EdBuild, a nonprofit focused on equity in school funding, defines an isolating border as one that divides one school district from another that is at least 25 percent whiter and receives at least 10 percent more funding per student. Across the United States, in 42 states, there are 969 of these isolating borders, according to EdBuild’s recently released report. The average disparity in funding along these borders was roughly $4,000 per student. As a report from the Lincoln Institute of Land Policy shows, roughly 36 percent of K–12 funding comes from these [local property] taxes. That means inequality is often baked into district lines; wealthier communities will have more money to spend on their students.
In 2015, the most recent year for which national data are available, only 12 states allocated more funds to districts in which student poverty is high than to districts in which there is little or no poverty. And of these 12 states, only five — Delaware, Massachusetts, Minnesota, New Jersey and Wyoming — also funded education at a level of adequacy that enables students to receive the resources they need. This article outlines steps that federal and state governments can take to make a difference in achieving greater equity and adequacy in school funding, including redesigning school finance formulas to focus on pupil needs, for example, through weighted student formulas that add additional funds for pupil characteristics such as poverty.
The state education department told the Education Institute of Hawaii that it didn’t have the technological tools to give a line-by-line accounting for much of the $2 billion in K-12 spending, including teachers’ and administrators’ salaries. State departments of education across the country this year have been under intense pressure to open their fiscal books to the public, a technologically and politically complicated feat. Hawaii also is among several states with antiquated data systems that can’t track the thousands of transactions school districts make throughout the school year. Department officials are blaming those data systems for high-profile glitches that have occurred this year as state legislatures seek to boost teacher pay and states look to comply with a new federal requirement to break out school spending amounts. “To have any sense of empowerment, you have to have an idea of the fiscal health of the department,” said former state assistant superintendent and 2018 gubernatorial candidate Ray L’Heureux.
Despite the charter school tax-exempt bond sector’s record volume for each year between 2012 and 2017, last year’s financing activity ended with a material decrease of 17.1%, at $3 billion, compared to 2017’s volume of just over $3.5 billion. For most market participants, this bond issuance trajectory reversal was expected due to the acceleration of deals that came to market in late 2017. The substantial 2017 increase in volume was primarily due to a reaction to congressional debate over tax reform that began in earnest in November and was driven by the fear of the loss of authority for private activity bonds (which ultimately did not occur) as well as advance refundings (which took effect on January 1, 2018). The extent of this sector’s 2018 decline, however, was not quite as pronounced as the overall tax-exempt market reduction of 21.6%—a nod to the continued high demand for affordable fixed-rate long-term charter school facility financing. Specifically, charter schools were responsible for 129 distinct transactions in calendar year 2018, totaling just shy of $3 billion of tax-exempt bond issuance. The range in par amount was extraordinarily wide this year—spanning from less than $2 million to over $350 million.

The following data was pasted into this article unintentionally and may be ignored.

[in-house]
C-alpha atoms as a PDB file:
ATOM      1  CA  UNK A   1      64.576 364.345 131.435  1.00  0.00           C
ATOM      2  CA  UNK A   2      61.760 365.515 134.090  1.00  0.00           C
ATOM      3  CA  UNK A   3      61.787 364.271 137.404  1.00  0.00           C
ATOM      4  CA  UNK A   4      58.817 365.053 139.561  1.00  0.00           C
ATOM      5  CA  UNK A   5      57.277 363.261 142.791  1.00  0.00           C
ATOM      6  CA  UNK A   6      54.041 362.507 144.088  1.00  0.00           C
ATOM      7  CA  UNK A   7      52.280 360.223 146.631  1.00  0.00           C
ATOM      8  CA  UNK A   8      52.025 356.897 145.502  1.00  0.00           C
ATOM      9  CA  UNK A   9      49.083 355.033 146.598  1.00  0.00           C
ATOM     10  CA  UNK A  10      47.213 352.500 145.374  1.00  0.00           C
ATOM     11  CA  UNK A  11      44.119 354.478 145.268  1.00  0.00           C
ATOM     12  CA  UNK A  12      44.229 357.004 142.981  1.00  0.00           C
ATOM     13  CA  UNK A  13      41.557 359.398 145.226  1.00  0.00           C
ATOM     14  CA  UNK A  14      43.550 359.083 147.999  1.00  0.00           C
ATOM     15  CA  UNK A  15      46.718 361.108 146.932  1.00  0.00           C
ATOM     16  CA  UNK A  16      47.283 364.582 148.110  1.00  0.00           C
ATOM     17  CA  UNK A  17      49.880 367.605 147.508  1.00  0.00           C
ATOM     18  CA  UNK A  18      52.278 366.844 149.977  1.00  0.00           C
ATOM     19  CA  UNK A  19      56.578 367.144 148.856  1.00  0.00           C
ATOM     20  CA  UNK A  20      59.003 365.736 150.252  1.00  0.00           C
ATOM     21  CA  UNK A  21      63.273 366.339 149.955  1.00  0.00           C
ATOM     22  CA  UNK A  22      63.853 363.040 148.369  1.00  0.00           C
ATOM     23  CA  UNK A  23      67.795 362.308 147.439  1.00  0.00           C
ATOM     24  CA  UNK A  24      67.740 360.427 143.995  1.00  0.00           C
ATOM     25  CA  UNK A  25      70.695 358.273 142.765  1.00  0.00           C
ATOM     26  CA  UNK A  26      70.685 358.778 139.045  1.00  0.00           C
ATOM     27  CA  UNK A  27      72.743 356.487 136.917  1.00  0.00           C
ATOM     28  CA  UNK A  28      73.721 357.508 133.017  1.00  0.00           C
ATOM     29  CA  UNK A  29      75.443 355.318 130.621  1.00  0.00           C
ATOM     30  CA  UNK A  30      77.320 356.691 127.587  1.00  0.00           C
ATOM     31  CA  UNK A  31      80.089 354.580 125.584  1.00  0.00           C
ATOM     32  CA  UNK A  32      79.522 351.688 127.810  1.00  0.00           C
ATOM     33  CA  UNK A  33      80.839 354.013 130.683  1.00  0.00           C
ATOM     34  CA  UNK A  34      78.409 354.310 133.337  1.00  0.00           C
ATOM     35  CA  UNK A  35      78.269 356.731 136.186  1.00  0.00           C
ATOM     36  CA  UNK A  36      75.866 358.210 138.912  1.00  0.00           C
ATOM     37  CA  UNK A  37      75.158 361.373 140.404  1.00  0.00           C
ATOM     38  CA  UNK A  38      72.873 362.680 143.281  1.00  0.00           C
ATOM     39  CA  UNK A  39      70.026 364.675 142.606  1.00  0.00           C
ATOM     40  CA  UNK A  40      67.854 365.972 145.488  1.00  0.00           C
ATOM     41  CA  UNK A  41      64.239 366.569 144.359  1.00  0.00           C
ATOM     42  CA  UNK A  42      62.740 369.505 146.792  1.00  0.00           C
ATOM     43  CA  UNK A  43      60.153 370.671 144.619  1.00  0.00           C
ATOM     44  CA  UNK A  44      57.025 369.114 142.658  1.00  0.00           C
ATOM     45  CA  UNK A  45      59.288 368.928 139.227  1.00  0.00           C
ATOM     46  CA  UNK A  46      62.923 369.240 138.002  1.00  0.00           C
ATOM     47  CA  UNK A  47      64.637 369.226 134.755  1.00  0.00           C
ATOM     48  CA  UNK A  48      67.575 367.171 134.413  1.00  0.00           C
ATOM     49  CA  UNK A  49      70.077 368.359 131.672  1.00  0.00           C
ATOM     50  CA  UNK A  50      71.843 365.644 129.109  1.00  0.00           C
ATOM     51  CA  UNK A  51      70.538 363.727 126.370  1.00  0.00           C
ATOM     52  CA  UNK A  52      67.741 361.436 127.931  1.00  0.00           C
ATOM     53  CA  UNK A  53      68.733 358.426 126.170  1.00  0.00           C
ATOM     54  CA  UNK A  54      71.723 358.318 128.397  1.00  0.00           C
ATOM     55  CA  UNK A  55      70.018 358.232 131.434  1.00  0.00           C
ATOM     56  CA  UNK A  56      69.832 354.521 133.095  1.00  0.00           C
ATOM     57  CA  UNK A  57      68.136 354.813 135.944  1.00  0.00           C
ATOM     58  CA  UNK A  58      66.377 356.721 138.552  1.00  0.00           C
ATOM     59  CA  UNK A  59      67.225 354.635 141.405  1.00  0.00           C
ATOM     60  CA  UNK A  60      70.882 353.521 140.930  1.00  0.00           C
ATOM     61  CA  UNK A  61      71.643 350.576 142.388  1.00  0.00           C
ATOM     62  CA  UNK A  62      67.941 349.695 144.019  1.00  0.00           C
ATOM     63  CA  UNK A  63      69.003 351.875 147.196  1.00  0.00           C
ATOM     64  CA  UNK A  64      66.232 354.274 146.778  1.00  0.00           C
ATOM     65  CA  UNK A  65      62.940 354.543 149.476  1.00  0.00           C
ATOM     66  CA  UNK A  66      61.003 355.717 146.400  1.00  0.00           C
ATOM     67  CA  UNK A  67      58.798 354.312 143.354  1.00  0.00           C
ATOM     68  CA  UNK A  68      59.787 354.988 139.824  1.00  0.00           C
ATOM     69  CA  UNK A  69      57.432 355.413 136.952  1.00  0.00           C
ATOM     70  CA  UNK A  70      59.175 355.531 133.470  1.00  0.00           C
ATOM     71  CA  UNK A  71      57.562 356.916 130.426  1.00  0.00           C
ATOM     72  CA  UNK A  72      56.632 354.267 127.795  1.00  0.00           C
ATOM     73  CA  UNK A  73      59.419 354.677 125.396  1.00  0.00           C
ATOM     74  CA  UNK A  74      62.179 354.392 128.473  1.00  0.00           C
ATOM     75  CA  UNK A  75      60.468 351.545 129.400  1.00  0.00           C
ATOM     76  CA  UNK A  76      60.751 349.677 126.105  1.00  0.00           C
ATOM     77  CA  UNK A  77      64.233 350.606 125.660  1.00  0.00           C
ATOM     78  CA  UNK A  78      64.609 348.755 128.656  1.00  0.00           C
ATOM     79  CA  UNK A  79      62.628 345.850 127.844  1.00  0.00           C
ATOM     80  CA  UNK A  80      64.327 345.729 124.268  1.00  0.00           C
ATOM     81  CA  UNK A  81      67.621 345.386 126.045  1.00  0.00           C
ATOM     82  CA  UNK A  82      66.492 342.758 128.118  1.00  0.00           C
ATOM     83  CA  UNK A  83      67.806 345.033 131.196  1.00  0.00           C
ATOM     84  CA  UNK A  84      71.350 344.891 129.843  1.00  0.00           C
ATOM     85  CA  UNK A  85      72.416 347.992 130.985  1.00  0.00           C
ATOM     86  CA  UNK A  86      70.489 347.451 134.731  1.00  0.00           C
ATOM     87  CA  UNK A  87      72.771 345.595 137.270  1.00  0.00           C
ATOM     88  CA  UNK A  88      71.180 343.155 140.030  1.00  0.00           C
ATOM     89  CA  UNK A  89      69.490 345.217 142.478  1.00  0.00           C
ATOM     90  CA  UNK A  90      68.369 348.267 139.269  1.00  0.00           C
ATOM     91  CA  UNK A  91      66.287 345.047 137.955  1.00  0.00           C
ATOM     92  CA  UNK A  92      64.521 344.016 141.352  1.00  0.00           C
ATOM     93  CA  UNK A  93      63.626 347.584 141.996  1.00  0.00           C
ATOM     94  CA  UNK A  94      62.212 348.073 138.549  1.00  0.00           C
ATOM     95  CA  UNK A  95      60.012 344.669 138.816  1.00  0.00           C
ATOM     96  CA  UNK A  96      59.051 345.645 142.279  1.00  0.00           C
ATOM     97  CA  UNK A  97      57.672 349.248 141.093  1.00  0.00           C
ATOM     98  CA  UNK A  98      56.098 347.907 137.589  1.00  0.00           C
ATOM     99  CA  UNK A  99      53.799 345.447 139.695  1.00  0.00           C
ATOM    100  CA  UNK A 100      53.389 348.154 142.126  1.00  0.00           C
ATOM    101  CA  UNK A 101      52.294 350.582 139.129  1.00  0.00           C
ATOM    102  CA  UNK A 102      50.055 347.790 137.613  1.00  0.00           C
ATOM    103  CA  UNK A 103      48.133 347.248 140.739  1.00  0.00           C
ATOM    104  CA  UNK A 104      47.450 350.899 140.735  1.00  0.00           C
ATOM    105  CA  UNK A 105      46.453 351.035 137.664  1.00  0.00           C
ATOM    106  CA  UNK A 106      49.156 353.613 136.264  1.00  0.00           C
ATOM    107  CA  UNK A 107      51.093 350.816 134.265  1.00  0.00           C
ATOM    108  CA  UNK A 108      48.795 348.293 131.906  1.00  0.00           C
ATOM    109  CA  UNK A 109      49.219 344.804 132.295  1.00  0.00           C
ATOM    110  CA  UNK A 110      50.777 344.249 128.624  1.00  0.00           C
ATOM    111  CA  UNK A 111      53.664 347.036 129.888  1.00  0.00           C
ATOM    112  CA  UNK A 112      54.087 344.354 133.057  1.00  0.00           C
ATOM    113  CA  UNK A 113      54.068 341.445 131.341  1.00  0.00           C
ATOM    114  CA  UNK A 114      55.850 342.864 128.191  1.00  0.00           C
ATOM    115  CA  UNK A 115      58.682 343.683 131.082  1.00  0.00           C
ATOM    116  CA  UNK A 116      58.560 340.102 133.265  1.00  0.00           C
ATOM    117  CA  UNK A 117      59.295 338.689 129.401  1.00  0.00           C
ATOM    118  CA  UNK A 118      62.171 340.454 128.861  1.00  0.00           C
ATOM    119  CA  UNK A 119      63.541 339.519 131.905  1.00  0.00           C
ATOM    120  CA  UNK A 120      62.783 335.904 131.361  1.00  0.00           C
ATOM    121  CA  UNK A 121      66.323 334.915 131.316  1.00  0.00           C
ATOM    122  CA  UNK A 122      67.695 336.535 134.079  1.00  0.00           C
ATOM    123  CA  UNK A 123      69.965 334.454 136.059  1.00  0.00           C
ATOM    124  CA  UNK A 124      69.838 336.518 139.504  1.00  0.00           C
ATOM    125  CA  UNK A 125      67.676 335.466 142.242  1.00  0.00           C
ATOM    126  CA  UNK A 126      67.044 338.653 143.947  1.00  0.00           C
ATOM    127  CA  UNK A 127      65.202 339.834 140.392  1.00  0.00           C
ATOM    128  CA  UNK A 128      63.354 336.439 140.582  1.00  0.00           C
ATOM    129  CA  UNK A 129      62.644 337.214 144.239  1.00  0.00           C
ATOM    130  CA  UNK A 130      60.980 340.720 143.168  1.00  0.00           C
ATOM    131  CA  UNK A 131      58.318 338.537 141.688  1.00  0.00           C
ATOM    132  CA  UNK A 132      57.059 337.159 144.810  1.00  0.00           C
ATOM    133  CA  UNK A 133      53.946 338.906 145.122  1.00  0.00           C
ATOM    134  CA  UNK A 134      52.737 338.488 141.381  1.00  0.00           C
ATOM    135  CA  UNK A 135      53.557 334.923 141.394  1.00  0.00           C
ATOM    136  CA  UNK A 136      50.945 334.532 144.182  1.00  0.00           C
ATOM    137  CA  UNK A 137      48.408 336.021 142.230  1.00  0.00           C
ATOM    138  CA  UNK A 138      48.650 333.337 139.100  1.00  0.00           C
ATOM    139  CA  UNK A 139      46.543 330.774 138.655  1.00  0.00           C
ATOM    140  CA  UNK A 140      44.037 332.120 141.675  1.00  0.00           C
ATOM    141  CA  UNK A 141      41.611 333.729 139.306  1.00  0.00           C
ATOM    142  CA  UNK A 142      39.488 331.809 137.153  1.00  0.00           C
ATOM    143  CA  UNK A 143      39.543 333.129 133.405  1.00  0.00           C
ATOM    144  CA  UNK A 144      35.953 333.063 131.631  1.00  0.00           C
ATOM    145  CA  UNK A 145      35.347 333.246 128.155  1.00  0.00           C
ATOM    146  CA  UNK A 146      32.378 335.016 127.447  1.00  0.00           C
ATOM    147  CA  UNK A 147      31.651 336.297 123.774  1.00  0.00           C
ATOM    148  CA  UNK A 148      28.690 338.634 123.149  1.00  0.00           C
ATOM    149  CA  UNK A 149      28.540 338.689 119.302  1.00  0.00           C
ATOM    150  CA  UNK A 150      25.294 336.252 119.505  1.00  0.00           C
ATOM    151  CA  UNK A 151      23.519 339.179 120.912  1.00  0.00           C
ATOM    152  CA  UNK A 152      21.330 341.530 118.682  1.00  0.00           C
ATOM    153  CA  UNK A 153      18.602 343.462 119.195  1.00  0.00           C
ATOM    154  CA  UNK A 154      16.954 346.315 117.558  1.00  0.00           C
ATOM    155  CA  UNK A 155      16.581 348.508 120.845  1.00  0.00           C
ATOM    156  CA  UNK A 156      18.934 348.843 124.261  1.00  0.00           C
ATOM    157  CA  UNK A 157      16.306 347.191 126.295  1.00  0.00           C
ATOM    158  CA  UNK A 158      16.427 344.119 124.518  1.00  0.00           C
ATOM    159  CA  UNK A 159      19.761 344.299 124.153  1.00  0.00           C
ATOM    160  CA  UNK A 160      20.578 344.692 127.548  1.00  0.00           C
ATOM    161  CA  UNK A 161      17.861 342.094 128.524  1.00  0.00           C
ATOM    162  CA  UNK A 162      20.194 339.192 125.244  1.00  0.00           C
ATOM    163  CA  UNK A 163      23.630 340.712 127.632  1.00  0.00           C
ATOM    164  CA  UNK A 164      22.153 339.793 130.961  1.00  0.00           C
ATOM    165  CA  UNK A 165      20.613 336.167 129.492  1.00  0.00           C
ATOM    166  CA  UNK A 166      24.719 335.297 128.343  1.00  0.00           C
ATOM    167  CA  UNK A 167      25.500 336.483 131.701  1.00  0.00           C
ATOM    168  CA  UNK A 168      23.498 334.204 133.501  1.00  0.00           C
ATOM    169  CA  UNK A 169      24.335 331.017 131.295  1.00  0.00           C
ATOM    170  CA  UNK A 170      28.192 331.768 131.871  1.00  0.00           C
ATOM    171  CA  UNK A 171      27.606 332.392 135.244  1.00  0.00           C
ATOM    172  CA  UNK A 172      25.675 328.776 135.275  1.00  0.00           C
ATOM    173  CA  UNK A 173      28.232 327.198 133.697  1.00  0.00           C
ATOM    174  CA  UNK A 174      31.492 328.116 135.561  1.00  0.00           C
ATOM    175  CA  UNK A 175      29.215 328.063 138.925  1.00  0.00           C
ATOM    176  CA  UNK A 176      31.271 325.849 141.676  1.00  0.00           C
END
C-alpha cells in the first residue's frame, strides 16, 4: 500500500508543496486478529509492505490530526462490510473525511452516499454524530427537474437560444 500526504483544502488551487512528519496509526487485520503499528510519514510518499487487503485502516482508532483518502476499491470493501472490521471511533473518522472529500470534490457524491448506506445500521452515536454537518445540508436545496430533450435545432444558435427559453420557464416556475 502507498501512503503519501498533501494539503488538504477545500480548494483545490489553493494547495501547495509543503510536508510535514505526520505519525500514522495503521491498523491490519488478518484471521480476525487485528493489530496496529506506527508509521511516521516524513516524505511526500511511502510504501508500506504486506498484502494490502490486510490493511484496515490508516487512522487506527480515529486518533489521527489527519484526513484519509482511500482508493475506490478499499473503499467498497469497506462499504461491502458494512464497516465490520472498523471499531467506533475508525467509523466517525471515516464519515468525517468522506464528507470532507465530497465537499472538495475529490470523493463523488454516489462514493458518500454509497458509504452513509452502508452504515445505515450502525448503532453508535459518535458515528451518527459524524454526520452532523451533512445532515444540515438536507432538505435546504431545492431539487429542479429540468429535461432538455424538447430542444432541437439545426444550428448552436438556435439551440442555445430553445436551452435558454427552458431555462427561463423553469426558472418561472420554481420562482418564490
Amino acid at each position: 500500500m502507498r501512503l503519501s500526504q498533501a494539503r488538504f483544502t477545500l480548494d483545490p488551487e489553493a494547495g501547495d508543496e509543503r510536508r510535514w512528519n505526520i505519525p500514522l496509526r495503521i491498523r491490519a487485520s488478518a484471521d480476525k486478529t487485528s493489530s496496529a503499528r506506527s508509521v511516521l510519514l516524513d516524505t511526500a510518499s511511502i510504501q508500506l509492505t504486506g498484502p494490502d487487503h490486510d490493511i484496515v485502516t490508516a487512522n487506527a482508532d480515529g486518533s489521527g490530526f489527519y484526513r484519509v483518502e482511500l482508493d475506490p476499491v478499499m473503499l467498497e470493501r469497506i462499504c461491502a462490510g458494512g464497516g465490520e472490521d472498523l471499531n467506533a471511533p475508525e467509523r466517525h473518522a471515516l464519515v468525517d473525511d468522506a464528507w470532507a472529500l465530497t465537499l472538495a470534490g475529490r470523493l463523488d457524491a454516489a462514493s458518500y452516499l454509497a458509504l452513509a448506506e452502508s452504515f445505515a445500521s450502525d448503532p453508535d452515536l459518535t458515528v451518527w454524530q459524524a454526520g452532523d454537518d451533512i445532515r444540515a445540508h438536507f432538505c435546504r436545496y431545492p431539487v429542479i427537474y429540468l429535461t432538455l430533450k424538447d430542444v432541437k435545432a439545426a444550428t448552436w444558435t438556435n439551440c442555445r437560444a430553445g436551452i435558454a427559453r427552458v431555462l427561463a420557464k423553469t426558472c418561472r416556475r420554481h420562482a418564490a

“We knew it going in, but we didn’t really understand how very local this work has to be,” said CEO of EdBuild Rebecca Sibilia. Every state needs a unique fix. Solutions have to be tailored to specific state funding policies. Each state has its own unique funding formula that dictates how it takes local and state tax revenue and divvies that money up among schools. What matters most when it comes to how much money districts have to work with is place. Districts are still heavily dependent on local property tax, and disparities exist mostly because many states have not managed to close the gap between property-rich and property-poor districts. Sibilia has pushed in recent years for states to rethink the way that districts’ lines, which she calls “gerrymandered,” are drawn.